Thursday, February 22, 2018

Review: The Battle of Thermopylae: 300 Spartans and the Forgotten Citizen-Soldiers Who Fought with Them by in60Learning

Title: The Battle of Thermopylae: 300 Spartans and the Forgotten Citizen-Soldiers Who Fought with Them
Author: in60Learning
Publication: January 22nd 2018
Genre: Nonfiction, History, Ancient History
Purchase Link: Amazon
Rating: 4/5

Most people know about the Battle of Thermopylae, even if they don’t recognize the name. During the second Persian invasion of Greece, 300 Spartans fought against Xerxes I’s forces on a narrow mountain pass. With such cinematic details, no wonder this sensational battle inspired the blockbuster film 300. However, both the film and popular imagination miss many important details about this battle. This concise history sheds light on the thousands of Greek citizen-soldiers who fought alongside the Spartans, forever changing the course of Greek identity and nationhood.

"These [men] are Sparta's walls."
—King Agesilaus when asked why Sparta had no walls.

When thinking of The Battle of Thermopylae most people (myself included) probably only think of the 2006 movie 300 by director Zack Snyder, where a force of 300 Spartans fights the Persians. However, thanks to this book by in60Learning I learned this definitely wasn't the case. It states that many representatives of Greece were present at the battle. Three hundred Spartans did fight there but so did 5700-7200 Grecian hoplites. Hoplites were citizen-soldiers of Greek city-states. 

I love how all city-states, especially the Athenians and the Spartans (since they were the largest power at the time) had their issues with one another but when faced with the threat of the Persian, they came together and fight. I've always had a fascination with ancient Greece, especially Sparta so I thought this book was really fascinating. I basically couldn't read fast enough to absorb all the information. It was all truly compelling and made for a very good read.

At 37 pages it's already a short and straight-to-the-point book, so I flew through it in no time. I can't express enough how these in60Learning books are so easy to read as well as interesting and educational. I'd highly recommend them. Also, although the book is mainly about The Battle of Thermopylae (obviously) it also has some interesting information about the ancient world. I can't imagine that not everyone is at least a little bit intrigued by all of that.

5 interesting facts I learned:

  • The modern adjective 'Spartan', meaning to have an indifference to comforts and luxeries, comes from the lifestyle of the ancient Spartan people.

  • Possessions were held in common. This means that if a Spartan needed to borrow dogs or horses for hunting he could borrow his neighbor's and vice versa.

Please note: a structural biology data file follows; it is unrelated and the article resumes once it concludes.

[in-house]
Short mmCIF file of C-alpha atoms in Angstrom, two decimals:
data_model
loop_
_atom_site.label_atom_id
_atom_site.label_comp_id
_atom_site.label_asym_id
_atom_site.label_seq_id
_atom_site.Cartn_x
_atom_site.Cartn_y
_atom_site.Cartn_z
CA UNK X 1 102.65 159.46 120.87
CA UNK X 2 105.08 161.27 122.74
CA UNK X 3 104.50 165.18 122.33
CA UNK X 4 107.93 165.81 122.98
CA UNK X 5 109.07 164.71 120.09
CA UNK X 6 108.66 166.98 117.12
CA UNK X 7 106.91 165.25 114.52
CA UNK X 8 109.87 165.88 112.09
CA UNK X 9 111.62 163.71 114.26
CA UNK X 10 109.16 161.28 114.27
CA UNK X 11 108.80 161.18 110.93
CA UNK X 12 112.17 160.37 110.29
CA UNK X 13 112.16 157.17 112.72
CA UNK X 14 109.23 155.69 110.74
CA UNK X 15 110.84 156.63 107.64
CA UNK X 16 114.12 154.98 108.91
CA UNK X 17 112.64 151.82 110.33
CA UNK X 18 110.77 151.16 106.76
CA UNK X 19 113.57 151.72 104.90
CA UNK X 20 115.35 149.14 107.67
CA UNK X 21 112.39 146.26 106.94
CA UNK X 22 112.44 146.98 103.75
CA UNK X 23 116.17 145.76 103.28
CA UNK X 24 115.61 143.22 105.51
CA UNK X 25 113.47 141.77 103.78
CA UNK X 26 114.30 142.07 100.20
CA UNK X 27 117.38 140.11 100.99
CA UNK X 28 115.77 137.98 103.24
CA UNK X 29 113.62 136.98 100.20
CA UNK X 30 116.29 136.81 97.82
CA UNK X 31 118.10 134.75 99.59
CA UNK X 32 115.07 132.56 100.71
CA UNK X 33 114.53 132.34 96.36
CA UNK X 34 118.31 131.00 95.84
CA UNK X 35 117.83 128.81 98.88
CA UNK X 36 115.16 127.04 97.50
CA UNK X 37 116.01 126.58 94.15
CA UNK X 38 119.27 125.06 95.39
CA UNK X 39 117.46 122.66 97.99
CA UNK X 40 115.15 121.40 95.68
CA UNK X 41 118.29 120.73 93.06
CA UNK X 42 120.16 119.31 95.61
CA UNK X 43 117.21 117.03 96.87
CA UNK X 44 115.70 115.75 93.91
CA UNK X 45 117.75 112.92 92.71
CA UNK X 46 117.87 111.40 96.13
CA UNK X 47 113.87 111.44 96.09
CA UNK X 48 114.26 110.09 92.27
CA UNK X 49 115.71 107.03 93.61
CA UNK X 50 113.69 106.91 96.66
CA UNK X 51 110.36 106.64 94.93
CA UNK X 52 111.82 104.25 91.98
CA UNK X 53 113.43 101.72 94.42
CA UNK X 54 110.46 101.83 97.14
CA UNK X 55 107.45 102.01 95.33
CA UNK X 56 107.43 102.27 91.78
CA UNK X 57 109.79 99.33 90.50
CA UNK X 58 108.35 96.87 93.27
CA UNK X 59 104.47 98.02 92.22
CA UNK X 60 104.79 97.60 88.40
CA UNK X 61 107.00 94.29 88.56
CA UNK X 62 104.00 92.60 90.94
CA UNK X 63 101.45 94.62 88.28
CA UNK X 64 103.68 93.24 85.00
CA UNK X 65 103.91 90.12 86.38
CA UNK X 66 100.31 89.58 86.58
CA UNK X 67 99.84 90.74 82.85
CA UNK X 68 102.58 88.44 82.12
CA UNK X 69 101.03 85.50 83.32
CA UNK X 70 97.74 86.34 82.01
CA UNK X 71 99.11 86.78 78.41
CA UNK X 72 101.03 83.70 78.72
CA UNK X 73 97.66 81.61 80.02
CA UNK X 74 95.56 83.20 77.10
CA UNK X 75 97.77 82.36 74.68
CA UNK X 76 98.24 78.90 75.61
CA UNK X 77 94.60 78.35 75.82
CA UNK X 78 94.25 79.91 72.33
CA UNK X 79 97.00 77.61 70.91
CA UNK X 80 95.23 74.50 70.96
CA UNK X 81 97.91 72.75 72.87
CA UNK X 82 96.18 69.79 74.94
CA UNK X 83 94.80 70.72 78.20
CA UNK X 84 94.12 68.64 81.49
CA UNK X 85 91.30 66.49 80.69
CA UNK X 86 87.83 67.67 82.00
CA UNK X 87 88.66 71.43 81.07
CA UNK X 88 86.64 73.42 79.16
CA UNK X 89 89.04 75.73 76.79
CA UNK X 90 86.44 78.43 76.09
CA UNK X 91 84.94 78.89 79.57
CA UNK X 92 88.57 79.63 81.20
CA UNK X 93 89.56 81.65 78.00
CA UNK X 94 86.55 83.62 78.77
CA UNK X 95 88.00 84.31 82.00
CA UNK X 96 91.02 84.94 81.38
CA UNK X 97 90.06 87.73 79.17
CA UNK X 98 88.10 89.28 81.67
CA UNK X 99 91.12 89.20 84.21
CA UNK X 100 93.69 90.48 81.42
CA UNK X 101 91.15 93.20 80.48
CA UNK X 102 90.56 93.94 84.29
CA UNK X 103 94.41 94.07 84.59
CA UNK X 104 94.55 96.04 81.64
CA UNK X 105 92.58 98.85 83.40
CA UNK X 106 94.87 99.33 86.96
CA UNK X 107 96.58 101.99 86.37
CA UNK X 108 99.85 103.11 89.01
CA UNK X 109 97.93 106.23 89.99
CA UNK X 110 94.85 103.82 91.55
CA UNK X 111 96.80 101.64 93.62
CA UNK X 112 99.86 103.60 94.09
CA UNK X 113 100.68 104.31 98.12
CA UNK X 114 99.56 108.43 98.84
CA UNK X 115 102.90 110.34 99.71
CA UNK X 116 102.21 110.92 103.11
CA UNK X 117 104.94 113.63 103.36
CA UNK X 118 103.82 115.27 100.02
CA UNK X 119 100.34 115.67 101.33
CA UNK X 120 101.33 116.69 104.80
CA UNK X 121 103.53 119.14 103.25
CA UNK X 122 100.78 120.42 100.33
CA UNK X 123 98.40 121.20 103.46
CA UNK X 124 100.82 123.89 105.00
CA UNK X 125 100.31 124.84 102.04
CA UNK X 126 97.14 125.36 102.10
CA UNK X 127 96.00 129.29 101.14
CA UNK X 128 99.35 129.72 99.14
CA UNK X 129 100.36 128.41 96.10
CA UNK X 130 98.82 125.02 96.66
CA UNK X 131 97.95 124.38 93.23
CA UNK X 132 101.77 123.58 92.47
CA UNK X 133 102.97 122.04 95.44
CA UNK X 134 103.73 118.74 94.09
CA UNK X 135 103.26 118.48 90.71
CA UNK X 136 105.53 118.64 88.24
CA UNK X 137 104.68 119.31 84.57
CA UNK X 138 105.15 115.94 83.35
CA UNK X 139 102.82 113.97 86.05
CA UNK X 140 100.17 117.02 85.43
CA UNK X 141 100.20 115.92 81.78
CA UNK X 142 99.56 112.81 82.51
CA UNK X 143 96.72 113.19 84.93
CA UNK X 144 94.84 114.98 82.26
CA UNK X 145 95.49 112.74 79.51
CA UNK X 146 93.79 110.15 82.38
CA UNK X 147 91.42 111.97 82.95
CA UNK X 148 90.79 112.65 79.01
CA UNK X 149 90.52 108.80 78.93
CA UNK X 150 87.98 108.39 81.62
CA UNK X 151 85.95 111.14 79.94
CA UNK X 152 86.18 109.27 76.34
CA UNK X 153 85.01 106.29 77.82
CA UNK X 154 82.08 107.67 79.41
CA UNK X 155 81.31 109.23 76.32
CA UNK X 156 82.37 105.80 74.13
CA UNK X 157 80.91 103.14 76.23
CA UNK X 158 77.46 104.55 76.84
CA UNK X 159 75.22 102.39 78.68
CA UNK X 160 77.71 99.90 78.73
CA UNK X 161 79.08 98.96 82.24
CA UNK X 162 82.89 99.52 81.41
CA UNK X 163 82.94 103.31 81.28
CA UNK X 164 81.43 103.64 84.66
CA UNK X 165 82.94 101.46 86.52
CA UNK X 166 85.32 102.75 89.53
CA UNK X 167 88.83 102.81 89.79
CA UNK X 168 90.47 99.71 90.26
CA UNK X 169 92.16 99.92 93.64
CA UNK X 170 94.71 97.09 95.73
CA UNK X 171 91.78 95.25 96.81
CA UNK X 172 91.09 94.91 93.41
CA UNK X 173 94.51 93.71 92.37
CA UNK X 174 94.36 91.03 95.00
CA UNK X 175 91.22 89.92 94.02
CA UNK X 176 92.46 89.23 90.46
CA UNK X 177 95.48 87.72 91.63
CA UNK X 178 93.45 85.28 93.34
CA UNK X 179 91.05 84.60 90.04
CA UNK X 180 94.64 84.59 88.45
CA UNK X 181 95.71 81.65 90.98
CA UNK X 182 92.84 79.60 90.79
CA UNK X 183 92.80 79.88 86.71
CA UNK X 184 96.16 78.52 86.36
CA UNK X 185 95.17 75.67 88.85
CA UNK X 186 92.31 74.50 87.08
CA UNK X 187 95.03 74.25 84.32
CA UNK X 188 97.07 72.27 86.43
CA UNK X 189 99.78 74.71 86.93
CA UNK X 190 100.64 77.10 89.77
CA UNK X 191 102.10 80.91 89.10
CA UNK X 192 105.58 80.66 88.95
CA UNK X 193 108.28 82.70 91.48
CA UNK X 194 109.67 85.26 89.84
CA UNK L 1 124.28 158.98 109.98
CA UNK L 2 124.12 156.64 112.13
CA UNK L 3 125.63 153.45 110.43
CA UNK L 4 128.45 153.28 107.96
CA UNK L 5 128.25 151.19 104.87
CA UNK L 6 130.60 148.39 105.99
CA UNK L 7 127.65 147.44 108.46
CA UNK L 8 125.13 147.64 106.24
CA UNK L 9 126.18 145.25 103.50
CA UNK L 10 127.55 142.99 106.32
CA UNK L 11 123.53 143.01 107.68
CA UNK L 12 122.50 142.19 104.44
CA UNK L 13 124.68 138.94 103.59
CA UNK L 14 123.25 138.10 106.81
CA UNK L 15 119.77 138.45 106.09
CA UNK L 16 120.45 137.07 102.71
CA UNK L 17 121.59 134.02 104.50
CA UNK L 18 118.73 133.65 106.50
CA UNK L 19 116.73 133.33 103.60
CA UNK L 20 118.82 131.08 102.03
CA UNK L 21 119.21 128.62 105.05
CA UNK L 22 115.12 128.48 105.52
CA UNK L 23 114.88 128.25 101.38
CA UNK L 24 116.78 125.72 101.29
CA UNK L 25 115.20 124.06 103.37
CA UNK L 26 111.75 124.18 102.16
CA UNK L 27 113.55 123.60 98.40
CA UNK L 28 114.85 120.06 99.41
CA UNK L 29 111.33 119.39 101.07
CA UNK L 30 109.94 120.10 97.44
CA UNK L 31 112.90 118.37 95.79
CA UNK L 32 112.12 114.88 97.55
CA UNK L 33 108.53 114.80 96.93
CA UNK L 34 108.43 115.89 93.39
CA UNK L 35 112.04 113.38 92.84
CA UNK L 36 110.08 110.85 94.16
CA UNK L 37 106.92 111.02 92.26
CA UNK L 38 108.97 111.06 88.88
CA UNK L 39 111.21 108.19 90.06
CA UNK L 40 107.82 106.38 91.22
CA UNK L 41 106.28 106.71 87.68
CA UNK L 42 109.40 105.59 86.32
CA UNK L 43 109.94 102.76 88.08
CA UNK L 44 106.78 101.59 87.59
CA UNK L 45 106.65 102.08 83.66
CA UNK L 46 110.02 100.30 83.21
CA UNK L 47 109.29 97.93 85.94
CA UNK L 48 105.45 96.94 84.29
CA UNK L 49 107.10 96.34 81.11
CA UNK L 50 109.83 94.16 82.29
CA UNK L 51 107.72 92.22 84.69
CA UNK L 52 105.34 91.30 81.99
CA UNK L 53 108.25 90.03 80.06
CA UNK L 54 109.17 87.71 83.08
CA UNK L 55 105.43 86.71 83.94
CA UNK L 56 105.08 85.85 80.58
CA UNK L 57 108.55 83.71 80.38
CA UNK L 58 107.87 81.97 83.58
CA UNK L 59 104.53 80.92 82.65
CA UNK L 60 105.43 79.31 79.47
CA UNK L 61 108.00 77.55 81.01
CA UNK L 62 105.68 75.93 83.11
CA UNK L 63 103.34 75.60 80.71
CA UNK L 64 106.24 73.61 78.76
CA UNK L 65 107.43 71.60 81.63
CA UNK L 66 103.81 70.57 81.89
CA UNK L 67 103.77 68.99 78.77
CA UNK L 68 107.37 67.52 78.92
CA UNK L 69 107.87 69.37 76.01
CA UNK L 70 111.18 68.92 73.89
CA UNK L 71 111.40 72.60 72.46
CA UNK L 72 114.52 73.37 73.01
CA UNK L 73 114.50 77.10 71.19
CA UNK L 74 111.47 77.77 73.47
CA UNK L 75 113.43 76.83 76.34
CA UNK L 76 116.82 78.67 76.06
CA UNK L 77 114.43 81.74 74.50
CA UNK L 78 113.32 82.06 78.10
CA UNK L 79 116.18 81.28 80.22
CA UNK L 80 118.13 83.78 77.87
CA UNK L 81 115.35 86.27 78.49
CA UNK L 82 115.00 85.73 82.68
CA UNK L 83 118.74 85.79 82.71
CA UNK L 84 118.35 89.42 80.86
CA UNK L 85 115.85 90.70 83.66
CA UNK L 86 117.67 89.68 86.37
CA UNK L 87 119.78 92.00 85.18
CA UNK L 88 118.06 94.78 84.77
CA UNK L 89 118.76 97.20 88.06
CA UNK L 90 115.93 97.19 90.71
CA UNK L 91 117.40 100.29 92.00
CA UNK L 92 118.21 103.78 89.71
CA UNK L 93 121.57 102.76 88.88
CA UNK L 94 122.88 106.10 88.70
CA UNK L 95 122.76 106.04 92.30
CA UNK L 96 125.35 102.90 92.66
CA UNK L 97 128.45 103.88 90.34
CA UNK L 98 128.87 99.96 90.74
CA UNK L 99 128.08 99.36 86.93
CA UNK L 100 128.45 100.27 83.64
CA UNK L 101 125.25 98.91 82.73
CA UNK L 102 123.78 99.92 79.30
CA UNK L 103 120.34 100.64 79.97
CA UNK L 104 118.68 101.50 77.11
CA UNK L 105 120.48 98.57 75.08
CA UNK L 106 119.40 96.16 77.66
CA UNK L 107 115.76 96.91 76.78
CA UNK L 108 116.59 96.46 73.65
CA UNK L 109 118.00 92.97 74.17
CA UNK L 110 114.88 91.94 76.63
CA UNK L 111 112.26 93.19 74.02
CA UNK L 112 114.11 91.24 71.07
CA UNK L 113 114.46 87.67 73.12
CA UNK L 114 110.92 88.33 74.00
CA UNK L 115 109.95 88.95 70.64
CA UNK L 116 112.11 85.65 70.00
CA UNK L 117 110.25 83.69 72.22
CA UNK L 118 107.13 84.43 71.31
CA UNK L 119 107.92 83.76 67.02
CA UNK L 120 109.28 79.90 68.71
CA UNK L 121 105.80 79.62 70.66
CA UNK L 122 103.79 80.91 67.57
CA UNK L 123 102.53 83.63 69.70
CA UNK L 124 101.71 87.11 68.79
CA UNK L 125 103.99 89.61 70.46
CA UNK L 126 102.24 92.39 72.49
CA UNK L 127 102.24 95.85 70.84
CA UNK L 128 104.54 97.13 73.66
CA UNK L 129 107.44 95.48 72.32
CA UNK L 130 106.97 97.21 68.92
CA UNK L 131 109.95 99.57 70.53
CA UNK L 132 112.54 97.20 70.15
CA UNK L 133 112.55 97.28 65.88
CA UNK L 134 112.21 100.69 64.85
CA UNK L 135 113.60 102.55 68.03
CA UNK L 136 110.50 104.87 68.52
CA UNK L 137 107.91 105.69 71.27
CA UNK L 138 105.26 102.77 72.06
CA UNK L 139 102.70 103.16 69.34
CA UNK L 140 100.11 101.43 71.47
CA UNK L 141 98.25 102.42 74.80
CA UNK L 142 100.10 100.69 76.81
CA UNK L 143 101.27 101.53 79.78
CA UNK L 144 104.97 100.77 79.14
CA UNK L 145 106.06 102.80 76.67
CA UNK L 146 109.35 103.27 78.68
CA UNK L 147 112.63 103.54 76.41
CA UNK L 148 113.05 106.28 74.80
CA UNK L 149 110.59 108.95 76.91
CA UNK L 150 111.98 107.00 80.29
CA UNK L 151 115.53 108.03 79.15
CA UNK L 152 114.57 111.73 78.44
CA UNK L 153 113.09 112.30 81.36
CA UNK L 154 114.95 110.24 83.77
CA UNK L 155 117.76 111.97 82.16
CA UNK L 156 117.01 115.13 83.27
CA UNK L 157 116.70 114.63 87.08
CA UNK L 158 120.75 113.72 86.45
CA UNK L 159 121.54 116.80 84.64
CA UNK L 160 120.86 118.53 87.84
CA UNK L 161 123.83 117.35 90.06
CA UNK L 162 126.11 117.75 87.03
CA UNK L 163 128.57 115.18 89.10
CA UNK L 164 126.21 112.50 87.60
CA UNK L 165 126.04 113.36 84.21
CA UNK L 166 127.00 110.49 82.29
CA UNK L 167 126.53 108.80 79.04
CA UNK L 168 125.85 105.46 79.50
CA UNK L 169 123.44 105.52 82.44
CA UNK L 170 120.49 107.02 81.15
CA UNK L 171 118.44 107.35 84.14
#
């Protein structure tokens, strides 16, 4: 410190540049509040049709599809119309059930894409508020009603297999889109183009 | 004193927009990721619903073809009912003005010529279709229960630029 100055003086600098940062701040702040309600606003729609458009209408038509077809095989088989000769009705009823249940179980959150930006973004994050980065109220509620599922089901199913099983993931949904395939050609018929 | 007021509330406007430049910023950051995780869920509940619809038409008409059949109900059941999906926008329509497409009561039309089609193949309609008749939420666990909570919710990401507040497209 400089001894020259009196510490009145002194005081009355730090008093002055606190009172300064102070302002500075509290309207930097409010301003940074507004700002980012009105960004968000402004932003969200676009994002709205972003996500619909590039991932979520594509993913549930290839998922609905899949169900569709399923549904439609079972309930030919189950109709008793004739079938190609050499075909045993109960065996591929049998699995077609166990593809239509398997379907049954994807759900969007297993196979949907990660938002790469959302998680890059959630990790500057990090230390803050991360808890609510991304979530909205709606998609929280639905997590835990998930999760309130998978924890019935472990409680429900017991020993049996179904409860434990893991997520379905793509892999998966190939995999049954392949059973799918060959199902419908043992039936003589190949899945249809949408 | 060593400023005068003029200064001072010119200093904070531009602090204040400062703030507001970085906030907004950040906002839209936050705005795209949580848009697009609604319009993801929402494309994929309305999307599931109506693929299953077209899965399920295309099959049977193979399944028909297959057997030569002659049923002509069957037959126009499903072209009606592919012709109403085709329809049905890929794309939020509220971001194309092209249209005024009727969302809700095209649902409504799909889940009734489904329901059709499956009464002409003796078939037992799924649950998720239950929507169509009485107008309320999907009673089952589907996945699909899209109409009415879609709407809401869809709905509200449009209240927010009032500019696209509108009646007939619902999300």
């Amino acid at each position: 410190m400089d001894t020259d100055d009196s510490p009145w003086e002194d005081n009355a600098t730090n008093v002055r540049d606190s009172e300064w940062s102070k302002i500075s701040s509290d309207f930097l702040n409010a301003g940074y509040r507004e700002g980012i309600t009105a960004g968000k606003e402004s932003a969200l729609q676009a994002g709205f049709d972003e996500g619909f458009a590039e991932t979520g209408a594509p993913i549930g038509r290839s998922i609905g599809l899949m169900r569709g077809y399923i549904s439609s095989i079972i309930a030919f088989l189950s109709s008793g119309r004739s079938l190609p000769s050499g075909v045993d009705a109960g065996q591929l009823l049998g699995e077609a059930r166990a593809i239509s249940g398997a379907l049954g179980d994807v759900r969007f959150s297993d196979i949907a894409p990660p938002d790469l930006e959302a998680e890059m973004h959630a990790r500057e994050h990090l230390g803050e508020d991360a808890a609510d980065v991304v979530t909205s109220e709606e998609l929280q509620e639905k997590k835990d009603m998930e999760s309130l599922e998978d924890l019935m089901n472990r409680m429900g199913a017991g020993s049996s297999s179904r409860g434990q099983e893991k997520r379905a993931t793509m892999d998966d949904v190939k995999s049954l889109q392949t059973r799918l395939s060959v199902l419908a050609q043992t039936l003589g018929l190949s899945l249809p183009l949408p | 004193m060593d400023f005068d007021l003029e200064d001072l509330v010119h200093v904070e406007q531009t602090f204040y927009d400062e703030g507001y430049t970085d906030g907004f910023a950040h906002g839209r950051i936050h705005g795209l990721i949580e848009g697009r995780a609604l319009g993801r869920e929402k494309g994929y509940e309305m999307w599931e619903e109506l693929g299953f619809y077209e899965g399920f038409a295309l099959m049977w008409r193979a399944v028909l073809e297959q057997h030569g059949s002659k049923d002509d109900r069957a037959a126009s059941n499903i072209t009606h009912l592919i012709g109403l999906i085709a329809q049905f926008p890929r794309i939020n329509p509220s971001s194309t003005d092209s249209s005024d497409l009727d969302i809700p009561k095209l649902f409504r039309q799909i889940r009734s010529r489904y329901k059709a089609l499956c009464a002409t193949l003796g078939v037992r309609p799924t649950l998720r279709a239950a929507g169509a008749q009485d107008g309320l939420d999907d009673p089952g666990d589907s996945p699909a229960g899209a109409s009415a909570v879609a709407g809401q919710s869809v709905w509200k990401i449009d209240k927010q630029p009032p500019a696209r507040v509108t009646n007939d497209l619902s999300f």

• Children were considered the equal responsibility of all. A neighbour was just as free to reward or punish a child, as was the child's own family.

  • The upbringing of children was heavy regulated. When a child was born, the newborn would be presented to the elders of their specific tribe where they would judge the strength and physical structure of the child and then decide whether the child would be kept or exposed to the elements and left to die.

  • Sparta held games and contests of strength and fitness for men and women alike. The women of Sparta were known to work out and keep fit just like the men, which the other Greek city-states found odd.

Some photos and pictures related to The Battle of Thermopylae:

View of the Thermopylae pass at the area of the Phocian Wall. In ancient times the coastline was where the modern road lies, or even closer to the mountain.
{photo is public domain}

Map showing Greek and Persian advances to Thermopylae and Artemisium
{photo is public domain}

Greek phalanx formation based on sources from the Perseus Project
{photo is public domain}

Leonidas at Thermopylae, by Jacques-Louis David, 1814. This is a juxtaposition of various historical and legendary elements from the Battle of Thermopylae.
{photo is public domain}

Check out my other in60Learning review:

More in60Learning reviews to come soon!


  1. Man I get why the 300 spartans makes for a good story but come on, the hoplites should have been included too!

  2. Great review! I really need to read more about this period, it has always fascinated me but I don't know too much about it (yet). Have a wonderful week!

    1. This would be a perfect book for you to start with, I think. It's easy to read and quick! :D

  3. The things I learn with your reviews ;) It really sounds like another fascinating read, and your post is great!

    1. I feel like I've only been posting nonfiction reviews lately. I swear I do read other books too LOL xD

  4. I have not seen that movie yet, but I am super intrigued now! You are always enlightening me with your non-fiction reviews! I am not sure that I even knew that much about this time in history. :)

  5. Hi, Stephanie! I'm now trying to catch up and comment back on the blogs of all of those SUPER NICE people like YOU, who have commented on mine!! <3 <3 :) :)

    WOW!! This sounds SO fascinating!! I need to get a hold of these in60Learning books!! They're so concise, yet so informative!

    I LOVE ancient Greece myself, but my fascination is with Athens. So I'm VERY interested in Plato, Socrates, and Aristotle!

    I don't know if I could ever watch "300". From what I've seen of it (the trailer), it's a VERY violent movie. However, I do love the special "look" it has. It's like there's some sort of filter or something over the entire film. I'm going to research that!

    Thanks for another WONDERFUL nonfiction post! The photos made it even MORE interesting!!

    Thanks as well for being such a frequent commenter on my blog!! HUGS!!!! <3 <3 <3 :) :) :)


Share your thoughts! ♥